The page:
According to Packaging SA, the country collects recyclables at a rate of 57%, among the highest in the world. Informal recyclers have created a micro-economy that connects them to recycling buy-back centres and large-scale recycling plants. SA’s recycling rates surpass those in Brazil and India, and fall just behind Europe and the US.

With no separation at source programme in place, this industry has been largely developed by informal recyclers. In 2014, their work saved municipalities landfill space worth between R300m and R750m. In some areas Pikitup has noted that informal recyclers diverted twice as much waste from landfills as its own staff.

In its "war against pollution" the city is attempting to position itself as a pioneer in the process of waste minimisation through recycling, showing a complete disregard for the people who have shaped the recycling industry into what it is today.

The city would have residents believe they have to surrender their recyclables to private recycling firms, when in fact they could sell to recycling buy-back centres themselves, or place recyclables in non- Pikitup bags for informal recyclers to collect. Advertently or inadvertently, separation at source legitimises private recycling firms and makes it almost impossible for informal recyclers to earn a living.

The city-wide expansion of the programme, if successful, will probably lead to a loss of income for thousands of people. Separation at source is not development, it is displacement.

Informal recyclers in Johannesburg have attempted to engage the city about the integration of informal recyclers into the separation at source programme. However, the city has shown a complete disregard for people who have been the cornerstone of Johannesburg’s recycling business and acts in bad faith by continuing to exclude informal recyclers from the expansion of recycling activities in the city. At each turn city officials pay lip service to meaningful engagement while simultaneously implementing the programme across Johannesburg and continuing to limit informal recyclers’ ability to remain competitive. By refusing to engage with informal recyclers the city is choosing to steal this work from hard-working men and women who rely on it to feed their families.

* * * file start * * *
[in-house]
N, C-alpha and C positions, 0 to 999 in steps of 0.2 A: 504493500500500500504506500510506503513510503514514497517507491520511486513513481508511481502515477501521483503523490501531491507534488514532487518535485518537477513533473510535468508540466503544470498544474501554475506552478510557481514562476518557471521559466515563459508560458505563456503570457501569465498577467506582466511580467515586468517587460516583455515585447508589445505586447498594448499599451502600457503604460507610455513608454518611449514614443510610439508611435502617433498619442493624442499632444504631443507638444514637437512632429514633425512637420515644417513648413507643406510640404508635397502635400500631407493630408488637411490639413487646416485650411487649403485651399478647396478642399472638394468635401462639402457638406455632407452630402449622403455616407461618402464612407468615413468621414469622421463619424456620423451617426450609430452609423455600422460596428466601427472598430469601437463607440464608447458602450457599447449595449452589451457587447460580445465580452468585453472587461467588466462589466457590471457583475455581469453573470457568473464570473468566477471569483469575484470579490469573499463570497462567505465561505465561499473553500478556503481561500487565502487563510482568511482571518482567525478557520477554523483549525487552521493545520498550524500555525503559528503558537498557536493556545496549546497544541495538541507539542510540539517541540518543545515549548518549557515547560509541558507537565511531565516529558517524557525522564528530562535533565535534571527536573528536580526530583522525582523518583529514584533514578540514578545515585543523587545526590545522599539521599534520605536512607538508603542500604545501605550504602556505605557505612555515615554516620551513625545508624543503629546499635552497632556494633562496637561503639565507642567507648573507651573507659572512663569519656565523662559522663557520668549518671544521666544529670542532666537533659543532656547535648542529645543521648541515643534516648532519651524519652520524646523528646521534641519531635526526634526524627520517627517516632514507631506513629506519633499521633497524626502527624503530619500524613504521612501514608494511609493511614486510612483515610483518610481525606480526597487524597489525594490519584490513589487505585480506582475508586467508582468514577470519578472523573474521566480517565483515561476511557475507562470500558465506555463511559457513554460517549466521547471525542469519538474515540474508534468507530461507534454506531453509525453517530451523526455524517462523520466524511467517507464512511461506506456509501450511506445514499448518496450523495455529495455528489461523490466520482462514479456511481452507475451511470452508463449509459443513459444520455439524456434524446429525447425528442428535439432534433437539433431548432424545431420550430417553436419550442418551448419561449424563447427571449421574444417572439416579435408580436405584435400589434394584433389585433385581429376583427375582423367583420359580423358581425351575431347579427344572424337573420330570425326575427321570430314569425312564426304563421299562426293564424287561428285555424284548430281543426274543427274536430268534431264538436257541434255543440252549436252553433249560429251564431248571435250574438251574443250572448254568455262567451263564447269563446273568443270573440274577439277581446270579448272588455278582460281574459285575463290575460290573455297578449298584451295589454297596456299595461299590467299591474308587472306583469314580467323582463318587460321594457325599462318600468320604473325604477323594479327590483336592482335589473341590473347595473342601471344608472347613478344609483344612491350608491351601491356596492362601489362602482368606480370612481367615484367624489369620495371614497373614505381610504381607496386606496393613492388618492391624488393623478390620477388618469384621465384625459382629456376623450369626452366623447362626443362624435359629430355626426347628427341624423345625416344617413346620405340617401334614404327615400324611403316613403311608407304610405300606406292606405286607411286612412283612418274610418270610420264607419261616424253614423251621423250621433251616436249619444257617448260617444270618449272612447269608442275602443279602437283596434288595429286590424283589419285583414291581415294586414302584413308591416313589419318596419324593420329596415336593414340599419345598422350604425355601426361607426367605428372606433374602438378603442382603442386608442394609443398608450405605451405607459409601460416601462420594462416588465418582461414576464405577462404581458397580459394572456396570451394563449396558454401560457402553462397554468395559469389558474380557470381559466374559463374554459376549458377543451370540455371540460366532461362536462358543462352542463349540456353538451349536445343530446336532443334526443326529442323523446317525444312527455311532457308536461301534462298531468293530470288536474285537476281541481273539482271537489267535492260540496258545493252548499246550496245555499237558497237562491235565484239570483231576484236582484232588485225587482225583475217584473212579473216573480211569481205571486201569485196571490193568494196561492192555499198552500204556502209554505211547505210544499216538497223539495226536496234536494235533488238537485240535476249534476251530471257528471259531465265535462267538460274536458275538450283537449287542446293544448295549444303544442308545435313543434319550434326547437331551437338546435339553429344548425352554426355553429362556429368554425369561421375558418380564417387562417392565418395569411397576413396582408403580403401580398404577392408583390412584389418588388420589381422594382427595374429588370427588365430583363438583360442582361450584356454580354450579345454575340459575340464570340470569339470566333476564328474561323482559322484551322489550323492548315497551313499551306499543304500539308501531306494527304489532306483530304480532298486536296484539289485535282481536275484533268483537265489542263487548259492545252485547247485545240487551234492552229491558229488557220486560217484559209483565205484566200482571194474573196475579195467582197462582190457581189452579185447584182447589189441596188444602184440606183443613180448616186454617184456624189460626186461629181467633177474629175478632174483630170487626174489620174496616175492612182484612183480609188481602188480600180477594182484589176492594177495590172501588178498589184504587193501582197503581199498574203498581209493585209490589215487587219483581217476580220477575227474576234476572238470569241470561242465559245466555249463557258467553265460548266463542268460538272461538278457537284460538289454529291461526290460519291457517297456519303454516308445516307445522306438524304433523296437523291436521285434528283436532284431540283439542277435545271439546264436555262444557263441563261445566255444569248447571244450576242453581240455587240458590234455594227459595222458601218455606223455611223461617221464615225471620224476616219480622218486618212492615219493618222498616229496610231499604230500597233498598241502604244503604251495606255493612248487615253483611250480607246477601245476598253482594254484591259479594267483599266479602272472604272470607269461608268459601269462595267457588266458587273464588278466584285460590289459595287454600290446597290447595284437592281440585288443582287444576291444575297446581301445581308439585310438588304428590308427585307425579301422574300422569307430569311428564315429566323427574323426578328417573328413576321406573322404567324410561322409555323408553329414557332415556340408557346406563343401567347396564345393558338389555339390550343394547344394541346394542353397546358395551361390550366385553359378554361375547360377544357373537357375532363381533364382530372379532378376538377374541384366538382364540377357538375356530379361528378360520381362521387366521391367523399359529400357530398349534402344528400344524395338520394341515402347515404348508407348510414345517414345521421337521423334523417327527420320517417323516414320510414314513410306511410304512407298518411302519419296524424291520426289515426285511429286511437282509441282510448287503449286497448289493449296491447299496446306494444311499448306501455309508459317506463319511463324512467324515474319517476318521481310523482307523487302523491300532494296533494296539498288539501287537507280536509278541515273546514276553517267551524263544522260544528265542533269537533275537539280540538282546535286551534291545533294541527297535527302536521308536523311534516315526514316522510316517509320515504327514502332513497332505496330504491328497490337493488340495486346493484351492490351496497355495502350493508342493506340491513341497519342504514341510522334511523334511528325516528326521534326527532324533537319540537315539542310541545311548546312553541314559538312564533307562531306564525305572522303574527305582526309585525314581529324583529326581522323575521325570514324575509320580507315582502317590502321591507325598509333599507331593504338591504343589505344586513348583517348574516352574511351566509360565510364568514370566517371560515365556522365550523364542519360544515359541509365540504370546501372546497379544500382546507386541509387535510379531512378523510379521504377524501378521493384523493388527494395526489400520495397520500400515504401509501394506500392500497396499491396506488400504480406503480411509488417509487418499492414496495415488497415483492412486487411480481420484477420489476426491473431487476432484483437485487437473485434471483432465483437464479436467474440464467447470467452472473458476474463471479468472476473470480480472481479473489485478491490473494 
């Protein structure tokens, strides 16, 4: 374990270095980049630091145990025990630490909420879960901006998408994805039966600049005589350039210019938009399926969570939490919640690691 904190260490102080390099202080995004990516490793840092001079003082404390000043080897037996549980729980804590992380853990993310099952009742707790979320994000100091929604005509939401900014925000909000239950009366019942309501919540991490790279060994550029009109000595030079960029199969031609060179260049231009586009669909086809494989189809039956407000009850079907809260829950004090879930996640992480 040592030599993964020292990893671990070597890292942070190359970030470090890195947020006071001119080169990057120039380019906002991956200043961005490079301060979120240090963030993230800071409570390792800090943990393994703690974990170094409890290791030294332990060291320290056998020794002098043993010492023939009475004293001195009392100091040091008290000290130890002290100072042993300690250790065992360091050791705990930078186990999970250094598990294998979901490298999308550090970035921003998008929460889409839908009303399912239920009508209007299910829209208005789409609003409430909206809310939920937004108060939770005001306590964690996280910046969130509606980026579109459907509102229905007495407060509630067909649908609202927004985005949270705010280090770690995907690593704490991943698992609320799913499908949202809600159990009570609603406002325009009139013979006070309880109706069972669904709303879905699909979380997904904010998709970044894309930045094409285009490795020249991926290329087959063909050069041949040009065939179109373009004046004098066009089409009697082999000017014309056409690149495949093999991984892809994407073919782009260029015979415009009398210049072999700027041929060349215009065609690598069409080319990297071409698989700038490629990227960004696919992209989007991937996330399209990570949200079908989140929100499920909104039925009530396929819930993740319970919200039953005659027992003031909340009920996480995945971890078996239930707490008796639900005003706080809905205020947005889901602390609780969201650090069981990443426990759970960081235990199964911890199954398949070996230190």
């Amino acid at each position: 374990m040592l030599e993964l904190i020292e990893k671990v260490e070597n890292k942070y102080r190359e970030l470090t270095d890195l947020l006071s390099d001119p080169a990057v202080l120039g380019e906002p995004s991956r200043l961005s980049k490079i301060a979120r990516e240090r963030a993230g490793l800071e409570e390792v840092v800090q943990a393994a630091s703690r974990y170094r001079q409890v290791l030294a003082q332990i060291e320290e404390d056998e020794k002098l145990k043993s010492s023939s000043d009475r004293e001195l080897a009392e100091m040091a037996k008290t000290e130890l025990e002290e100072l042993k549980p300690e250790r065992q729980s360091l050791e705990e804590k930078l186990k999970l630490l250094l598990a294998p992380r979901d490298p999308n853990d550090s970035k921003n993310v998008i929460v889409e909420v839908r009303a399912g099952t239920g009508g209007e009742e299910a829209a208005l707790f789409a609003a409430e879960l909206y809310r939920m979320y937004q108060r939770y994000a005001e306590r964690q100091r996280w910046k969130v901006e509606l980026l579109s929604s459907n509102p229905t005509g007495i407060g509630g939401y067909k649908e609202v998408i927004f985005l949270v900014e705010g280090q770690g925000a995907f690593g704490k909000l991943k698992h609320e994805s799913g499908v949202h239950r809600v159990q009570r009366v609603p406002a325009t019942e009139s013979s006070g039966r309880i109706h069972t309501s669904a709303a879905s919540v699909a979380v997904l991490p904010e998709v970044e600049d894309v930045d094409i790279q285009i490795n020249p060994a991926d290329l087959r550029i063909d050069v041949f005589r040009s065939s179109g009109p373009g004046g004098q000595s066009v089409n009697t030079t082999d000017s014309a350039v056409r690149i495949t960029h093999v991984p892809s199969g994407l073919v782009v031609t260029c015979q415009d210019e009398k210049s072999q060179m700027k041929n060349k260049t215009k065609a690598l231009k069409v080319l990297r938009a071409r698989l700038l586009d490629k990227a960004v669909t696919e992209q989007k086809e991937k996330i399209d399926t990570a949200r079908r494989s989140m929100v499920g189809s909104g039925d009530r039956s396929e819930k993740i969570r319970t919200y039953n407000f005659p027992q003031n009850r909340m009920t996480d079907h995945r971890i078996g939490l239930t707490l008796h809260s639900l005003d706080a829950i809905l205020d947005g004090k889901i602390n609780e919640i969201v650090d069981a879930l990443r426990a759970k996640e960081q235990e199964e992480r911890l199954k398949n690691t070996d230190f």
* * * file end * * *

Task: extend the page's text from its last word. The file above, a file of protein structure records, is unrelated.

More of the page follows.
Instead of displacing thousands of people, informal recyclers must be integrated into the formal waste management system. The city and Pikitup can benefit from informal recyclers’ experience and expertise, and must, at the very least, recognise the contribution these workers have made to the industry and include them in its development. This is not a novel concept.

In Curitiba, Brazil, the government requires private companies to work with informal recyclers, ensuring they are able to continue to collect and sell recyclable materials.

In Pune, India, informal recyclers work as independent contractors and are entitled to a base salary and health benefits. Recognition of informal recycling as "real" work has allowed recyclers in Pune to access labour law protections and social security benefits; it has also reduced some of the stigma associated with their work.

Encouraging households to separate recyclable materials is good practice, but any development of the sector must not limit informal recyclers’ ability to earn a living. If the city is not willing to include informal recyclers in their expansion plans, they should just maintain the status quo. A pro-poor city would support rather than dismantle a livelihood that poor people have created over decades, and which provides an essential household and environmental service.

• Makwarela is senior researcher and Khunou a researcher at the Socio-Economic Rights Institute.